Health insurance policies use related but much more complex statistics to determine morbidity rates. Morbidity is the likelihood that a person will suffer an accident, contract a disease, or otherwise require medical care. For many
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years, insurance companies have kept records that document the outcome of insuring various types of risks. For instance, they know that older people are more likely to become ill than younger people, so health insurance premiums tend to be higher for older people. Similarly, insurers know that people employed in certain occupations are more likely to be injured than those in other occupations. These determinations are based on what has happened in the past, the company’s and the industry’s experience.
In order to set rates for health insurance, however, insurers need to consider not only how often people will become ill or injured, but how much it will cost when they do. Insurers look at how frequently claims happen among a particular population, or the claim frequency rate, as well as the average dollar amount per claim. These two figures are multiplied to create the aggregate claim amount, which is a primary element in calculating health insurance rates.
Because premiums are paid in advance of claims, insurance companies have money to invest to earn interest. This interest helps to lower the premium rate. It is assumed that all premiums are paid at the beginning of the year and all claims paid at the end. Therefore, it becomes necessary to determine how much should be charged at the beginning of the year, assuming a given rate of interest, to have enough money at the end of the year to pay all claims.
Using the cost of mortality and discounting for interest, there is enough money to pay claims, but we have no money to pay operation expenses. The premium without expense loading is a “net” premium. (Do not confuse “net” as it is used here with the same term sometimes used to indicate a participating premium minus dividends paid.)
An expense loading is added to the net premium in order to
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Loading consists of four main items:
The gross annual premium, the amount the policyowner actually pays for the policy, equals the mortality risk discounted for interest, plus expenses. By definition, the net premium is the mortality risk discounted for interest, without any expense adjustment.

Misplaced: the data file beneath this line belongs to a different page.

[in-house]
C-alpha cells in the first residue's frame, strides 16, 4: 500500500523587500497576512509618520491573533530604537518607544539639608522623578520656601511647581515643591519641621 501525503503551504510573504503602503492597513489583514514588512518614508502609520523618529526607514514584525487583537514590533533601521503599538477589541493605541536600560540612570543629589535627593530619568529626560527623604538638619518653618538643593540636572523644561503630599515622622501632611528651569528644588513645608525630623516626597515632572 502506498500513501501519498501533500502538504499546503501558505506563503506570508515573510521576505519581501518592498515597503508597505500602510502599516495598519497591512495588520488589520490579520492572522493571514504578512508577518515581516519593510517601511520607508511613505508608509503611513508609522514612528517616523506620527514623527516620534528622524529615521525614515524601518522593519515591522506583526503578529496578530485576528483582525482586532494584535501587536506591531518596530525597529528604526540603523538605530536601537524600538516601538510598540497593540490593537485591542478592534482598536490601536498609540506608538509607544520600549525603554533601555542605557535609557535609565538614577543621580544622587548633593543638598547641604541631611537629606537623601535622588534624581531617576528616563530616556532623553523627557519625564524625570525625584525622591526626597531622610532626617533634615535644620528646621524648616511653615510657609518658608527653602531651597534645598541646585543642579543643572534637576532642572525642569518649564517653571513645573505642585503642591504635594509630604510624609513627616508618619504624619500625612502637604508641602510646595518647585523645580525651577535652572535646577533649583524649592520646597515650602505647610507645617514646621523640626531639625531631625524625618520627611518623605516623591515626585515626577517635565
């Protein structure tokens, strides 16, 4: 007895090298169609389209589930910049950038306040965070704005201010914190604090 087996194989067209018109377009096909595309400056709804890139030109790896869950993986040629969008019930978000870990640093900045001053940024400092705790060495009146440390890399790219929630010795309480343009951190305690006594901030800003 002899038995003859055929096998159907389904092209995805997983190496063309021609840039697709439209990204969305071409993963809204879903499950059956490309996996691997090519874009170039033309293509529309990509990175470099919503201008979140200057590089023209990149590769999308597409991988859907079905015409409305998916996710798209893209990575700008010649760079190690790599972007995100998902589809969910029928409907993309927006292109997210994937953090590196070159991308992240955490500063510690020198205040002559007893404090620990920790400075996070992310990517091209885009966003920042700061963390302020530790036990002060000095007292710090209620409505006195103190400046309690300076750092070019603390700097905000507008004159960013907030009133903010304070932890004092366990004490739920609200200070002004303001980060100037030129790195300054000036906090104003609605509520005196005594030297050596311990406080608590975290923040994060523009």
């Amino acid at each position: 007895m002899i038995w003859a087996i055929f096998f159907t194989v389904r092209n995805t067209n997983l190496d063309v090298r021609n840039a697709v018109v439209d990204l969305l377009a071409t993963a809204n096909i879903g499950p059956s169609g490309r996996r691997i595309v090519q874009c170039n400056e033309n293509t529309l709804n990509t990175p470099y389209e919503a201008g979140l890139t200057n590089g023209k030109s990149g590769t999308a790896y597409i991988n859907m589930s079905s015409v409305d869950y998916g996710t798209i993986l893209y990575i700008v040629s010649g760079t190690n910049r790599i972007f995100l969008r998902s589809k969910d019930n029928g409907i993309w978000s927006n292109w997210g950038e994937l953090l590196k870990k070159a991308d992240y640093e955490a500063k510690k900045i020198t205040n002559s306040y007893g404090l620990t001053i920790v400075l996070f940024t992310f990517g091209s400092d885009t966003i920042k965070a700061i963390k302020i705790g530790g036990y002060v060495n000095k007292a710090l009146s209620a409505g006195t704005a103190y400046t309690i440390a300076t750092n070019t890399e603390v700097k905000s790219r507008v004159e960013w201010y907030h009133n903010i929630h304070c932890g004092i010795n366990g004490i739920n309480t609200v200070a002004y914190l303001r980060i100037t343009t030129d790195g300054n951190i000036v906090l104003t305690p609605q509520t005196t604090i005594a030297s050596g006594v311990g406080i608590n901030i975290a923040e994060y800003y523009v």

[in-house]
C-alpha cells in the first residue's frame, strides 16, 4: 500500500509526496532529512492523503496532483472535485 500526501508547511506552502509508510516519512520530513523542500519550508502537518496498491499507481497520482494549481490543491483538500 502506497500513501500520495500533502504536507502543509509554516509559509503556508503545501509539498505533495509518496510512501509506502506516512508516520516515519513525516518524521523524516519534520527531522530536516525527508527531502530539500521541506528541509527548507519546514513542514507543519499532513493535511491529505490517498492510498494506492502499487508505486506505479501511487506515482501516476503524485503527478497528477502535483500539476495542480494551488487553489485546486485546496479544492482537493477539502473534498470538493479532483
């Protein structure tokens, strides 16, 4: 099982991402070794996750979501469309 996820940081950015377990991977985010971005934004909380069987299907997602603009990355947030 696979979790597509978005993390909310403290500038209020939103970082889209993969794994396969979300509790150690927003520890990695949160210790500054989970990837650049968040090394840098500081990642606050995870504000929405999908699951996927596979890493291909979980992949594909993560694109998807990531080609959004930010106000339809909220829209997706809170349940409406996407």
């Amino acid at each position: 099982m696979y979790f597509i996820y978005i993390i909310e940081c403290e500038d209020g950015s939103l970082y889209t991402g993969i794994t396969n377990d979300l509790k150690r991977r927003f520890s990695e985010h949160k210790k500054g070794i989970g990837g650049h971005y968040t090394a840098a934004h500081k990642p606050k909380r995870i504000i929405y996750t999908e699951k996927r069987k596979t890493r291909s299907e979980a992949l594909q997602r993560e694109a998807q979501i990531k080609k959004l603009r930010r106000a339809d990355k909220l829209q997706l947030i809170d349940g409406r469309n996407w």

The risk factor increases with age. This is the reason that some life insurance policy premiums increase periodically. For example, the premium for a 1year renewable and convertible term insurance policy increases each year because each year the insured is one year older and thus the mortality risk is greater. This can result in very expensive premiums as the insured becomes older.
The level premium concept was devised to solve this problem of increasing premiums. Mathematically, the level premiums paid by the policyowner are equal to the increasing sum of the premiums caused by the increased risk of mortality. Accordingly, in the early years of the policy, the level premiums paid are actually more than the amount necessary to cover the cost of mortality.
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Conversely, in the later years of the policy, the premiums paid are less that the amount necessary to cover the increased cost of mortality. This “shortage” in the later years of the policy is accounted for by the overcharges (plus interest earned) in the early policy years.
After the single premium amount has been determined, the company will break this amount into smaller amounts (annual, semiannual, quarterly, or monthly) that will be more convenient for the insured to pay.
This frequency of payment is called the premium mode. This is important because the insurance company invests the premium amounts it receives and uses the income as part of the eventual settlement. The more payments the insured wants to break his premium into, the higher the total premium, to include the interest lost by not receiving money for coverage in advance and increased administrative expenses.